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The Next World Factory

  • Author:Esway
  • Source:www.eswaychina.com
  • Release on :2015-01-20

The Next World Factory



Ask any cab driver in Beijing, and they can tell you without hesitation what ails their country: China just has too many people, they will say with a Sigh.

But economists disagree, and as the population reaches a turning point- the number of entrants to the workforce may peak this year the country is set for a difficult adjustment, with growing labor market pressures bearing on the workshop of the world.

That is a transition that China's neighbor, India set to overtake it as the world's most populous nation in 2025 hopes to capitalize on, as entrants to its labor market will rise annually for the next 14 years.

But many analysts are questioning whether India with its overstretched, underdeveloped infrastructure and its poorly educated youth really has the capacity to take up the slack.

"In all likelihood, India will not be able to benefit from this reduction in the growth of China's labor force, simply because India is not ready to have a manufacturing sector as large as China's," says Laveesh Bhandari, founding director of Indicus Analytics the New Delhi -based economics research house. "Infrastructure is limited and too expensive, and the human capital base is not deep enough."

China, where the total workforce is due to start falling by about 2016, is already showing symptoms of a tightening labor market, with the country rocked this summer by a spate of labor disputes and strikes, by staff demanding higher wages.

The unrest has fuelled debate about whether China has reached its "Lewis turning point", named after Nobel laureate Arthur Lewis, who theorized that a developing economy's wages will rise sharply once labor demand from industry has exhausted available surplus' labor from the agricultural sector.

Some economists believe that China reached this tipping point in 2004. When manufacturers in the Pearl River Delta reported labor shortages although pressures eased temporarily during the global financial crisis when demand for Chinese exports fell.

But this year, the manufacturing hubs of Guangzhou and Dongguan have both raised their minimum wages, and many companies are expanding leisure activities and improving food at their factory compounds in order to boost worker retention.

Companies such as Foxconn, the electronics maker, have also begun moving inland closer to the areas where their workers hail from hoping to make it easier to gain new recruits, and thereby forcing local factories to raise their wages to compete.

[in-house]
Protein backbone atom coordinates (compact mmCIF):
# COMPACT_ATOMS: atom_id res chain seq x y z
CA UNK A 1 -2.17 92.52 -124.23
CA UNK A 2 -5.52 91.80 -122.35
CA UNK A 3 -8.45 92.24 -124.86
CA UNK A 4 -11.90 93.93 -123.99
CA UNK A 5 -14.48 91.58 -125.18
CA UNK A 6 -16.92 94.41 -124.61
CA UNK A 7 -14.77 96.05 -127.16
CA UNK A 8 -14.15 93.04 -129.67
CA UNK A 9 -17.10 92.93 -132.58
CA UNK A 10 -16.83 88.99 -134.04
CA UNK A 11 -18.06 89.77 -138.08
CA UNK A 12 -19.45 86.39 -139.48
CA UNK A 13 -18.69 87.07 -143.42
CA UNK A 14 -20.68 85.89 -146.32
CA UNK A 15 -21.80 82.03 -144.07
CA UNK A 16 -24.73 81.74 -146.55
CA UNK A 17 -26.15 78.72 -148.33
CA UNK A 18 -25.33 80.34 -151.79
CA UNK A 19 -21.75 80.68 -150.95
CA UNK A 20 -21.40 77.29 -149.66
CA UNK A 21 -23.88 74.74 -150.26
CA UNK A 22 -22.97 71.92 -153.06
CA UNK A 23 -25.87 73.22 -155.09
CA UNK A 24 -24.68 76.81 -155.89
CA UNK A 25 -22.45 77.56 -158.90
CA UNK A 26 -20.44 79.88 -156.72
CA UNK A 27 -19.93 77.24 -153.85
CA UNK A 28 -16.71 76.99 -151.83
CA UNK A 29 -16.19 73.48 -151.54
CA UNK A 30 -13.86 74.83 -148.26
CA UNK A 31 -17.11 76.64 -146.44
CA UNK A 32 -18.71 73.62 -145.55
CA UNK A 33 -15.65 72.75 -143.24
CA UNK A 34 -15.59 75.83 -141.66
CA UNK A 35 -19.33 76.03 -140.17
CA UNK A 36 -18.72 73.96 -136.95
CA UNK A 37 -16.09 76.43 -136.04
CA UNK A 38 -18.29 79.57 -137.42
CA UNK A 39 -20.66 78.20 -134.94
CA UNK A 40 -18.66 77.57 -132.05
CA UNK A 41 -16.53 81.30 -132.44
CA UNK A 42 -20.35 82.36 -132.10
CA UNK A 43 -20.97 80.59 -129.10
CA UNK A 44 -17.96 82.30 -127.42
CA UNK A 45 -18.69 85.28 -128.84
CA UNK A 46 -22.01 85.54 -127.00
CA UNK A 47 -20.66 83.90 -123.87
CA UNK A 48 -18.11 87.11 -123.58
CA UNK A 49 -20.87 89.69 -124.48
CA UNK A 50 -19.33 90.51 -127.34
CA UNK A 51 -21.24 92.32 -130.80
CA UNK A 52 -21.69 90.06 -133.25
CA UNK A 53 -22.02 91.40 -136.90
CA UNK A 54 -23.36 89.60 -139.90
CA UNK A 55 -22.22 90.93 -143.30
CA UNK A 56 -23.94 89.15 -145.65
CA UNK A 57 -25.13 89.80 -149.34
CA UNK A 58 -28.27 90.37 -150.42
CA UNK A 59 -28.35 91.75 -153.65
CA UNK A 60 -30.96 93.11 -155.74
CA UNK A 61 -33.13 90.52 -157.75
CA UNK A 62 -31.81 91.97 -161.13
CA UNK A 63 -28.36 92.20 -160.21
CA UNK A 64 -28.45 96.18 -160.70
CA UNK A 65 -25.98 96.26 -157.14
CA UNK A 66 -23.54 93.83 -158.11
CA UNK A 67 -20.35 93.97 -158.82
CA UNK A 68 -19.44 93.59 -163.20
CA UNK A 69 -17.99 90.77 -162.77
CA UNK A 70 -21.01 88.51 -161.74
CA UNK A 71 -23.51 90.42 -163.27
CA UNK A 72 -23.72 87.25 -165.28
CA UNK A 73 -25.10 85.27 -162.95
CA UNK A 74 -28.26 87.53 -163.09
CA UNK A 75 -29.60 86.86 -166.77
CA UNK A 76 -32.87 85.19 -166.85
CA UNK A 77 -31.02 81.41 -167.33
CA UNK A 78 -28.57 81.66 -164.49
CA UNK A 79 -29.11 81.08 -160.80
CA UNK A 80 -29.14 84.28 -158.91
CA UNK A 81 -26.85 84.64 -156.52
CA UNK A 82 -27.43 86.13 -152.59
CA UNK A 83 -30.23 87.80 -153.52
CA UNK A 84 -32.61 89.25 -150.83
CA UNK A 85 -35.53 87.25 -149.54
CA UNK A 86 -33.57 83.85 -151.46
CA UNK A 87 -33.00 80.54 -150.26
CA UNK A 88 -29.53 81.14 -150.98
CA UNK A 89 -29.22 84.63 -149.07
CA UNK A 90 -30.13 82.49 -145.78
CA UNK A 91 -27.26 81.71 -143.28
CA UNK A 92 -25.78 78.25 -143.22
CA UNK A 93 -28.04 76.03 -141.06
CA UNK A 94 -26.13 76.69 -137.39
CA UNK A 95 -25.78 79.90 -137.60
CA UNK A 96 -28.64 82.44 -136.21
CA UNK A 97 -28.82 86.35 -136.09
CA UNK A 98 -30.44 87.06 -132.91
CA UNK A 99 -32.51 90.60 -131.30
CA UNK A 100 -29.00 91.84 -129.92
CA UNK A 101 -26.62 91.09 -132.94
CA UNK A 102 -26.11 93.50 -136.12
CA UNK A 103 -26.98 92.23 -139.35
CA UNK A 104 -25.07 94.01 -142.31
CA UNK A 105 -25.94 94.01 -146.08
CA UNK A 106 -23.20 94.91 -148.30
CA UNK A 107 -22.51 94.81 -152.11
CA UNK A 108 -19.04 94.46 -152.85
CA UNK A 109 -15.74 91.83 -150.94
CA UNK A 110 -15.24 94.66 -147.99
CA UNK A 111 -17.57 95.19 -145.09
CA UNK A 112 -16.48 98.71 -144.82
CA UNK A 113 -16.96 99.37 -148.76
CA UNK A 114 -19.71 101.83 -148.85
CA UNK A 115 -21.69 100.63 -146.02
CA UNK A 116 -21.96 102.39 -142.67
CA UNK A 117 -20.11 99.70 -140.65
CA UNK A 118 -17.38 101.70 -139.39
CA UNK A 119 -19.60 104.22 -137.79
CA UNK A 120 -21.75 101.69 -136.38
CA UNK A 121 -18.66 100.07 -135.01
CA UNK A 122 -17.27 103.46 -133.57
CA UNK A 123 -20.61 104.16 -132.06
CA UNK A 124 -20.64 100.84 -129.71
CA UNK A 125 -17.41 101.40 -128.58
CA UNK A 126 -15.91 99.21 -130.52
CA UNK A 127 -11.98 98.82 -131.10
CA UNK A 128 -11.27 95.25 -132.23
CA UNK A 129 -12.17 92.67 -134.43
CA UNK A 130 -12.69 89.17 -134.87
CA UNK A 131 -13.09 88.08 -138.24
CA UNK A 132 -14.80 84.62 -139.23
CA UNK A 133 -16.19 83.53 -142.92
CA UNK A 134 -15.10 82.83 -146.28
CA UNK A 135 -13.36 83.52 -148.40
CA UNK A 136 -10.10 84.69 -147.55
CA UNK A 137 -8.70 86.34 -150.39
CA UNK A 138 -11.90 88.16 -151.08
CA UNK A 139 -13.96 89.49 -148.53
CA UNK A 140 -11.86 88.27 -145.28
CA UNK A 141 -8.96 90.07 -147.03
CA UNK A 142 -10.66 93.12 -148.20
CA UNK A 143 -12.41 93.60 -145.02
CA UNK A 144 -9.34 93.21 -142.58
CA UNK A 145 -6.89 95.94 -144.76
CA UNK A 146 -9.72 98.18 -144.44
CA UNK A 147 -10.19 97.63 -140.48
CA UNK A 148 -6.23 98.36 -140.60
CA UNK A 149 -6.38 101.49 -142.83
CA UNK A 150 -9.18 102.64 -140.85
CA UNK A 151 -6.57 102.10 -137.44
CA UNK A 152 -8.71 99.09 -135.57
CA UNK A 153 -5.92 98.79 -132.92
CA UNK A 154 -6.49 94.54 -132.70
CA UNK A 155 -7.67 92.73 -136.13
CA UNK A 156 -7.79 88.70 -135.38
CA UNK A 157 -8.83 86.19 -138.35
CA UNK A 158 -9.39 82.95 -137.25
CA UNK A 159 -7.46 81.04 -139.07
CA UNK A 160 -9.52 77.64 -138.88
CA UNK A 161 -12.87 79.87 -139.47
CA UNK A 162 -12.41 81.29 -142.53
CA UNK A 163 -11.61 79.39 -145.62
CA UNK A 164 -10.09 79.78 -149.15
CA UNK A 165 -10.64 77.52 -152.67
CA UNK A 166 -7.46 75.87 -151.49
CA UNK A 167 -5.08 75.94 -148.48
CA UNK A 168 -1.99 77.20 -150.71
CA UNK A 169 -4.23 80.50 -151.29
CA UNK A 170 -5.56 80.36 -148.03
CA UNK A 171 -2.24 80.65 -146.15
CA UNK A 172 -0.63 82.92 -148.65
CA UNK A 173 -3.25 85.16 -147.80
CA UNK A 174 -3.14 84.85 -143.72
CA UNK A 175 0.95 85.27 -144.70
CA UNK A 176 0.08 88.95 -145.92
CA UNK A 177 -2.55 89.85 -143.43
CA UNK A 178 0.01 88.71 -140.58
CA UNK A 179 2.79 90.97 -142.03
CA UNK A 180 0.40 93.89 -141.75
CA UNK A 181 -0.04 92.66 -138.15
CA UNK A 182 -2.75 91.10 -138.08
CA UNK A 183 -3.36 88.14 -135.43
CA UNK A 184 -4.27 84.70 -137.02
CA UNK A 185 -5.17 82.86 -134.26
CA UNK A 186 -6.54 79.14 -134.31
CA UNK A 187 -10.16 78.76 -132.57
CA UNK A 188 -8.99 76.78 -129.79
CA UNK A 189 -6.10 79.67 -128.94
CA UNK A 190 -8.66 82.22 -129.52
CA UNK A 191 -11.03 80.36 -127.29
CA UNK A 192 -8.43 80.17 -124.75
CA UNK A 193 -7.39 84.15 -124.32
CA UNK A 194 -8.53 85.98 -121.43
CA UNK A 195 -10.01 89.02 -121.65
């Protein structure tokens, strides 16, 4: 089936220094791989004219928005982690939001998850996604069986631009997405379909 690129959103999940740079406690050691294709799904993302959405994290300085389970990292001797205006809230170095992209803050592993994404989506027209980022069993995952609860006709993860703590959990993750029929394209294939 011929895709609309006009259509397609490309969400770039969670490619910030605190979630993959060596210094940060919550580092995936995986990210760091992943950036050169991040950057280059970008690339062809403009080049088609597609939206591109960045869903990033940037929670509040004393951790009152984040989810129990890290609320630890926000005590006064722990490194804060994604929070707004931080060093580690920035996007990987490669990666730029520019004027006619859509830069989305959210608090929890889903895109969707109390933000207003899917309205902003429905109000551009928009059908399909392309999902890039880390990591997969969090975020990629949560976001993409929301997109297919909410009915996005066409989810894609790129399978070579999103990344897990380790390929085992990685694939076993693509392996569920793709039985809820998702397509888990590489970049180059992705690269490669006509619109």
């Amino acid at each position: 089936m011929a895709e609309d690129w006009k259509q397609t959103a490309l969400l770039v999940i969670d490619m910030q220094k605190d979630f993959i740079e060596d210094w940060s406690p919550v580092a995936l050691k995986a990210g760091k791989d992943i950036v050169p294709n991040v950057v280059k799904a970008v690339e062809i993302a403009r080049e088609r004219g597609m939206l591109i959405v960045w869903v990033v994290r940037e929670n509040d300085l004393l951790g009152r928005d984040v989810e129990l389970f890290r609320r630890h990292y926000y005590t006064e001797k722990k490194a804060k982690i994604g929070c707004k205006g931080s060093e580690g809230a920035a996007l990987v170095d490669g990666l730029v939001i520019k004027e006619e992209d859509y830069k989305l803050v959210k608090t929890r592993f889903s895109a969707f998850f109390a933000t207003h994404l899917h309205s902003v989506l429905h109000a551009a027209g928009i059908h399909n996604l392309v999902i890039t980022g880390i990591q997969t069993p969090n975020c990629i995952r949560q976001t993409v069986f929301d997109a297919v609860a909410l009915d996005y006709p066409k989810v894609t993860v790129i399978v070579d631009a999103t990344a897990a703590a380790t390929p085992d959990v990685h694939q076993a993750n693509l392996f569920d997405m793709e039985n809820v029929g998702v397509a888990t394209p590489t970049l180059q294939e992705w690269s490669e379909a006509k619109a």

"The consensus is that China is probably approaching the Lewis turning point soon, based on recent developments in population growth and also the one-child policy," says Jiang Tingsong, senior economist at the Centre for International Economics in Australia.

Rising wages in the coming years are expected to drive manufacturers away from low-value-added sectors, while rising consumption by better-paid Chinese workers will play a bigger role in propelling the domestic economy.

Morgan Stanley has projected that Chinese labor’s share of gross domestic product would rise from its current level of 15 per cent to at least 30 per cent by 2020, reversing the trend of the past decade, in which wage growth has trailed economic expansion.

"If wages rise, then the household share of national income must rise. That would be a very beneficial process and that would aid the economic re-balancing," explains Arthur Kroeber, managing director of Dragonomics, an independent research and advisory firm.

Yet some economists fret that tightening labor supplies will lead to slower growth and higher inflation.

Mr. Jiang estimates that a 5 per cent reduction in the size of China's unskilled labor force could result in a 2 per cent slowdown in GDP.

In China's labor headaches, some Indians see opportunity. The UN estimates that India's population will rise by 26 per cent from 1.2bn in 2010 to 1.5bn in 2035, while its labor force will rise by 33 per cent to nearly 1 bn.

By then, Indians of working age 15 to 59 will account for about 65 per cent of the population, making India the world's largest labor market.

Goldman Sachs says that India's labor force will grow by 110m people over the next 10 years, the largest addition to the global labor force, which could potentially add 4 percentage points to GDP growth over the next decade.

But what worries many Indian business executives, economists and policymakers is whether the country's economy can absorb the masses of aspiring workers, mainly from poor rural areas and with little or no training. While nearly 13m young Indians are entering the workforce every year, India's vocational training system has the capacity to train just 3.1 m a year. Many young people lack even rudimentary' skills.

"We do not have people who are actually functionally literate," says Mr. Bhandari. "Most of our labor force is inappropriate for the mass manufacturing practices that China has excelled at."



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